6. Obtain and Maintain Fracture Reduction

The affected limb is usually placed in the supine position on the fracture operating table, traction and internal rotation of 15° are performed to achieve reduction. It is helpful to use the contralateral uninjured limb as a control, with the patella centered and the ipsilateral proximal femur fluoroscopic view as a reference. Critical assessment of radiographic reduction requires assessment of the anteromedial cortical support. Because the femoral calcar is frequently disrupted and comminuted in peritrochanteric fractures, the anteromedial cortical buttress provides the final structural restraint to telescopic fracture fragments. On the AP view, anatomical or positive anteromedial cortical support reduces controlled collapse of the fracture.


Lateral reduction view shows anteromedial cortical support (arrow). B, Postoperative AP image showing cortical alignment. C, Postoperative lateral image shows deformation of the anteromedial cortical support. D-E, AP and lateral views show significant collapse (arrow) 6 weeks after surgery.


Lateral anatomic reduction may be difficult, possibly because of the strong limitations of the iliofemoral ligament. It prevents anterior displacement of the femoral neck. The technique that can be used is to place Schanz pins from anterior to posterior along the medial and lower neck. This allows the anteromedial cortical support to be elevated to anatomic reduction and/or positive reduction.


7. Use Auxiliary Reset Tools When Necessary

A variety of assistive techniques and tools are available for fracture reduction, including pointed reduction forceps, cerclage wires, bone hooks, ball pin pushers, collinear forceps, and unicortical plates (image below).


A and B, Injured AP and lateral x-rays of the right hip showing comminuted fracture of the hip trochanter. C, Fluoroscopic image showing multi-point reduction clamps and cerclage wires used for reduction. D, AP pelvis shows good reduction of peritrochanteric fracture after surgery. E, AP postoperative image shows good fracture reduction and reconstruction nail placement. F, Lateral image shows a well-positioned and well-reduced peritrochanteric hip fracture. G, Shown are auxiliary percutaneous reduction tools, including (from R to L) Cobb, bone hook, collinear forceps, and ball peg pusher.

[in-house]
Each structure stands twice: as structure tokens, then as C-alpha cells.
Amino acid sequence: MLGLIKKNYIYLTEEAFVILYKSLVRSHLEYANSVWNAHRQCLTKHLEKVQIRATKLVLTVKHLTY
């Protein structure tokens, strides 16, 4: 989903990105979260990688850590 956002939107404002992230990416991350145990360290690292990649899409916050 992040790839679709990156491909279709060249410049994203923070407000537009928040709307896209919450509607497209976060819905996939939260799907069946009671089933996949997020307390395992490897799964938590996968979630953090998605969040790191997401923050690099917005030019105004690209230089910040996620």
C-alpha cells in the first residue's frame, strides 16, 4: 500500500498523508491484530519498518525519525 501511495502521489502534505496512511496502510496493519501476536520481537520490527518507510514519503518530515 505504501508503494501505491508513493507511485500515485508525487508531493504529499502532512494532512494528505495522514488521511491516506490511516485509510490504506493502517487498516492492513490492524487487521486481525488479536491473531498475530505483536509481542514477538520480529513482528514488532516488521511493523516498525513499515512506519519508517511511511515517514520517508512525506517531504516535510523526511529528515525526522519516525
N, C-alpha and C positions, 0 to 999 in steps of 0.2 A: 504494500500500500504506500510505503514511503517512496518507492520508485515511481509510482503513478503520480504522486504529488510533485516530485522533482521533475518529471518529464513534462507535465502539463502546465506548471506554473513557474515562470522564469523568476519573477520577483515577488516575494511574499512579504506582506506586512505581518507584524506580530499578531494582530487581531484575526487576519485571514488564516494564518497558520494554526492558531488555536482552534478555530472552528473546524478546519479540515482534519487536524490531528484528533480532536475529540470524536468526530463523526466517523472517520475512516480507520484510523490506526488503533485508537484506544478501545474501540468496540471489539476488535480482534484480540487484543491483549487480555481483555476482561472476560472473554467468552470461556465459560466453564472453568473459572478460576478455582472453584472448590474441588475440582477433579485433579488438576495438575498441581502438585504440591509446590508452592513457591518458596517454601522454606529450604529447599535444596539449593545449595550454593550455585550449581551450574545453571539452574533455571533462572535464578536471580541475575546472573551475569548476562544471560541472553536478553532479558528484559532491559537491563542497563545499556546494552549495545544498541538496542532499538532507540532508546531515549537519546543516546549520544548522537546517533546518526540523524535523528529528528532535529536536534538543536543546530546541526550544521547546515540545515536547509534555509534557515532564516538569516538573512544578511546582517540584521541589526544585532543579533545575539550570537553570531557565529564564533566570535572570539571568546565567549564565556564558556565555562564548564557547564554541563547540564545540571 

8. Carry Out Correct Implant Placement

Optimal internal fixation position is critical to maintain fracture reduction and reduce the risk of internal fixation failure. Openings, in particular, can significantly affect overall coronal and sagittal alignment of fractures. Intramedullary devices for treatment of peritrochanteric fractures can result in malreduction of the implant. The preferred approach is to align the long axis of the implant with the femoral axis to avoid varus malreduction, which is usually medial to the trochanteric tip. To align with the femoral canal in the sagittal plane, the starting point should be approximately 5 mm posterior to the apex of the trochanter to allow for its anterior offset. For subtrochanteric fractures, it is especially important not to start the sagittal plane too anteriorly. Biomechanical and clinical studies generally agree that the appropriate position of the screw or spiral blade should be in the middle of the lateral position, the middle or lower position of the AP position.


A, X-ray shows a 74-year-old woman with a left intertrochanteric fracture of the hip. B, Lateral image shows a comminuted intertrochanteric fracture of the femur. C, Postoperative AP image shows valgus reduction and inappropriate tip-to-tip distance. D, Postoperative lateral image shows larger end-to-end distance. E, AP image 6 weeks after surgery shows varus collapse and spiral blade incision. F, Lateral image 6 weeks postoperatively shows the spiral blade incision.



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Post time: Dec-08-2023